Innovation for irrigators
I was pleased to attend an event near Narromine recently, to launch Australia’s biggest solar diesel hybrid pumping system, installed by Australian company, ReAqua. I was joined by NSW Minister for Primary Industries, Niall Blair, and Member for Dubbo, Troy Grant, as the pump was switched on for the very first time at Jon Elder’s farm, ‘Waverleigh’.
The 500kW system comprises an impressive 1500 solar panels arranged over an area of one hectare. It is currently being accredited as a power station under the Federal Government’s Large-scale Renewable Energy Target (LRET), administered by the Clean Energy Regulator. Under this scheme, the farm will earn Large-scale Generation Certificates (LGCs) for the power it generates.
Jon Elder’s solar setup is expected to reduce diesel consumption used for irrigating the cotton farm by about 50 per cent each year and reduce 500 tonnes of carbon entering the atmosphere annually. The integration of solar energy means water can be pumped from the bore during the day at no cost, and will blend seamlessly with diesel during dawn and dusk.
I believe this system offers further advantages in that it sets Jon up for challenging years ahead. This promises significant benefits for irrigators in my electorate and is a positive step for drought resilience more widely.
The solar pumping system at ‘Waverleigh’ was partially funded by a loan from the NSW Rural Assistance Authority’s Farm Innovation Fund. Interestingly, this site will host a solar forecasting technology trial by CSIRO.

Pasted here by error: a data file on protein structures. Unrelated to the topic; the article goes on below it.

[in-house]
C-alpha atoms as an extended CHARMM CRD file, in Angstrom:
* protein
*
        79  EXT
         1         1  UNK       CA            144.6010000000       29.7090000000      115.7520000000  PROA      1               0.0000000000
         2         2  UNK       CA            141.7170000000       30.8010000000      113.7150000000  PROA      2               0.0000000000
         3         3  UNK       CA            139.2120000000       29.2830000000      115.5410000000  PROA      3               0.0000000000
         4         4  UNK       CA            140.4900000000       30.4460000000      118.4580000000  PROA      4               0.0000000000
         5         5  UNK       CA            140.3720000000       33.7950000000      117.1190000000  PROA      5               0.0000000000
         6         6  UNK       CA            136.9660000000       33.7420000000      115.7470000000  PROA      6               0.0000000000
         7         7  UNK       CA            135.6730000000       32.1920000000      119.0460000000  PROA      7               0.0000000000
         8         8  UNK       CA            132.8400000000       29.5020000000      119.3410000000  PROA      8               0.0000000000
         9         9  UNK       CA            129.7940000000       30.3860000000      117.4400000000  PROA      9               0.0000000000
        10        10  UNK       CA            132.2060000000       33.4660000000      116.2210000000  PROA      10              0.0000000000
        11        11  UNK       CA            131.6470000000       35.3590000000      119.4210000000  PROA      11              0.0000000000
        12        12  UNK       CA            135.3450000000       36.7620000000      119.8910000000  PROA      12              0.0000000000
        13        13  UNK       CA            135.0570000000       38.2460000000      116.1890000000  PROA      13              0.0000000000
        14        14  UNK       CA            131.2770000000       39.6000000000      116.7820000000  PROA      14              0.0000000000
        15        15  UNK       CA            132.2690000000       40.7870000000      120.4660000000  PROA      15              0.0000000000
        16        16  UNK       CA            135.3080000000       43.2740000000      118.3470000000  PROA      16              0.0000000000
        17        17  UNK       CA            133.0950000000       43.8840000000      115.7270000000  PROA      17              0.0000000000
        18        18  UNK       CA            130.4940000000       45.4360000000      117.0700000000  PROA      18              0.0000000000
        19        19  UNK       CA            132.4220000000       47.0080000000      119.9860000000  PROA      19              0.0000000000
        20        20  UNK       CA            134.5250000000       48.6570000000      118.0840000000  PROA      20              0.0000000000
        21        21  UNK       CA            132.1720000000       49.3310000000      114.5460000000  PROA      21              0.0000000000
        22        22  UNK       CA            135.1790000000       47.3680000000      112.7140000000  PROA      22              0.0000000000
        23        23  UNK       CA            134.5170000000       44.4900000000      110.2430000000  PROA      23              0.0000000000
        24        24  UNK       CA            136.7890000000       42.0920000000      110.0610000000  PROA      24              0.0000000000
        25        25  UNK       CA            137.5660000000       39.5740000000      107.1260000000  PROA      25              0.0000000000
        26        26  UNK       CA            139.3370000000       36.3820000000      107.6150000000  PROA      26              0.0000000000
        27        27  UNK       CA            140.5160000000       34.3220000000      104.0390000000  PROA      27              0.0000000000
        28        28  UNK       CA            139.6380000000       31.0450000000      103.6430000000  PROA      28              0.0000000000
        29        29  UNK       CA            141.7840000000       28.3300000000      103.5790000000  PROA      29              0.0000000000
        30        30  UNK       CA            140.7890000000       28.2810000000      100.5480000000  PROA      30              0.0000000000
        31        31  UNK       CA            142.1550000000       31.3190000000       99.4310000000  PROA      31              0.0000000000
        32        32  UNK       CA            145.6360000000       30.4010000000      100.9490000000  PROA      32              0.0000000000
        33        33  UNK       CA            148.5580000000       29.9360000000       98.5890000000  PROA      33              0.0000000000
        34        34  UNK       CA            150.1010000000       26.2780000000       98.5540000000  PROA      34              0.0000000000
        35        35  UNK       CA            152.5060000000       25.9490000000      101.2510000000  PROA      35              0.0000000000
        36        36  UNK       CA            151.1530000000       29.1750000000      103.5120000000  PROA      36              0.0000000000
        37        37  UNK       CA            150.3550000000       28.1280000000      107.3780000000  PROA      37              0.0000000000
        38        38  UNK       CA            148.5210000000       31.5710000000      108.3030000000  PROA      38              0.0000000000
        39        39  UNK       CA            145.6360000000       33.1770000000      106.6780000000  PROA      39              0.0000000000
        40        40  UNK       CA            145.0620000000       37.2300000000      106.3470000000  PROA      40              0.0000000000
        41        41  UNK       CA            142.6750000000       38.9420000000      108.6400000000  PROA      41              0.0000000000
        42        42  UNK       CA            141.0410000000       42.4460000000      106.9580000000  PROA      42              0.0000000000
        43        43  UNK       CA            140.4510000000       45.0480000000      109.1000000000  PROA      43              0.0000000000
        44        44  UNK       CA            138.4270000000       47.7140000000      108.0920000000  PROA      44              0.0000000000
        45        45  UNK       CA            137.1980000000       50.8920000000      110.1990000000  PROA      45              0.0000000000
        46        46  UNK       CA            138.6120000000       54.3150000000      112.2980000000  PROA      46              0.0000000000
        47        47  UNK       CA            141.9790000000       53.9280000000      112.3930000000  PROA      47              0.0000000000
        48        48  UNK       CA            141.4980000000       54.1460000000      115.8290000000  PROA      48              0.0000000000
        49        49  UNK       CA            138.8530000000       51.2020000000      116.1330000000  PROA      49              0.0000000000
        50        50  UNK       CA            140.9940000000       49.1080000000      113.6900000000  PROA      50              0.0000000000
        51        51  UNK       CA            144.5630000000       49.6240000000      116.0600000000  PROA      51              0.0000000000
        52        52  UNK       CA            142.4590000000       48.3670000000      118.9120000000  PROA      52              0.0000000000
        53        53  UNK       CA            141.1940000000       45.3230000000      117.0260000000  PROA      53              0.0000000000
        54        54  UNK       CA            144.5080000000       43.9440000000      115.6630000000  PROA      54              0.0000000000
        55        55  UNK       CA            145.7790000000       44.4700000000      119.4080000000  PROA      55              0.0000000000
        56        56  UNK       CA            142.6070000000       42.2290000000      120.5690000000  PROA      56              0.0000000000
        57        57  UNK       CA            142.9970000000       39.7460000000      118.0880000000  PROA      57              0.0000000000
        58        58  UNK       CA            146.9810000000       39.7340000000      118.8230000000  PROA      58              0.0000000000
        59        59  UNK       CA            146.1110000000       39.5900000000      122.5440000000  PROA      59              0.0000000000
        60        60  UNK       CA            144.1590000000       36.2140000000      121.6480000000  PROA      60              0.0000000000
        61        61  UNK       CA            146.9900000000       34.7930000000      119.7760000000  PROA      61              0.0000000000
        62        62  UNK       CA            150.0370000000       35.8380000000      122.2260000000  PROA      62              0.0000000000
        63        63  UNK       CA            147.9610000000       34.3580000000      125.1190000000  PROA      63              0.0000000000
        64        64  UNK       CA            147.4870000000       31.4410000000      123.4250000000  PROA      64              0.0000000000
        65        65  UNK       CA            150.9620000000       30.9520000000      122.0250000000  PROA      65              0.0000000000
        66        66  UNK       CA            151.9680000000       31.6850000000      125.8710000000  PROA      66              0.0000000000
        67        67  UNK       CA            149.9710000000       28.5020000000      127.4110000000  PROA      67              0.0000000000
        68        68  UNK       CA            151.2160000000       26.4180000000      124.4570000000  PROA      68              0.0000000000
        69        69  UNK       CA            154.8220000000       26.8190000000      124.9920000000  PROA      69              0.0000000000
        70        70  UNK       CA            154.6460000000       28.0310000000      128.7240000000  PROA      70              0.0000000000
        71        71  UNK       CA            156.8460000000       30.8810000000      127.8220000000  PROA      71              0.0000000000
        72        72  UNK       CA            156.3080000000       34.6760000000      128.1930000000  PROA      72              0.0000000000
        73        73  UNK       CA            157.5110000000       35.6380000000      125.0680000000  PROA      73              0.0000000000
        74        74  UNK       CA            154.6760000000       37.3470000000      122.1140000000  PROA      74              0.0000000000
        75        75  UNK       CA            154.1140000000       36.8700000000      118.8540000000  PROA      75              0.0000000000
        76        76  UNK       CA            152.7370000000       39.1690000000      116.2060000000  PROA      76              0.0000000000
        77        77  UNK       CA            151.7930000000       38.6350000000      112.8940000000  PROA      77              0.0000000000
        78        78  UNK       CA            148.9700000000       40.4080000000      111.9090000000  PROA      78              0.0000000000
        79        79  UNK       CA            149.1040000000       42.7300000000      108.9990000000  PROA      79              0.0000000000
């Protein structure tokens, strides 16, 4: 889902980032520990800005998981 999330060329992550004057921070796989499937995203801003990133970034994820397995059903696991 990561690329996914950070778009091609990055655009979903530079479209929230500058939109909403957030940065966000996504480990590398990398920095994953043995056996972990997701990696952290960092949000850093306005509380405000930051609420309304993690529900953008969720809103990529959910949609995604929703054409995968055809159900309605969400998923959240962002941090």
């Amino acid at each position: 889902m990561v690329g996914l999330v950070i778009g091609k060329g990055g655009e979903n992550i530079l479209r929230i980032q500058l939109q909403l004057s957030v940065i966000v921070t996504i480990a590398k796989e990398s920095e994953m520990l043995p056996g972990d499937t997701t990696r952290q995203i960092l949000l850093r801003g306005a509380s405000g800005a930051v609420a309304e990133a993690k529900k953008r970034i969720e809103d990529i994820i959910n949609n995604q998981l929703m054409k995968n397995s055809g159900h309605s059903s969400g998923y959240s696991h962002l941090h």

I relished the opportunity to catch up with innovative, passionate farmers from the area, of which there is no shortage. I would like to congratulate ReAqua on a successful launch event and an excellent solar power initiative.
Plant breeding field day
The University of Sydney’s Plant Breeding Institute Field Day at Narrabri last week was a successful event, and I enjoyed catching up with Associate Professor Dr Guy Roth who manages this excellent facility, along with many others.
It was an honour to unveil Sunprime, the latest wheat variety release from Australian Grain Technologies (AGT). This variety is high yielding, with the ability to yield under tough conditions. ‘Yield’ was the theme for the event – a perfect fit given the challenging farming conditions presented by the drought.
For our farmers to succeed, they need good plant breeding behind them. In order to meet the global challenge of feeding a growing global population, plant breeding and production is key. The University of Sydney has a 60-year history of conducting trials at Narrabri, with more than 40,000 yield plots sown annually at this state of the art facility.
This is an excellent research site and I commend the University of Sydney Plant Breeding Institute on their continued plant breeding work.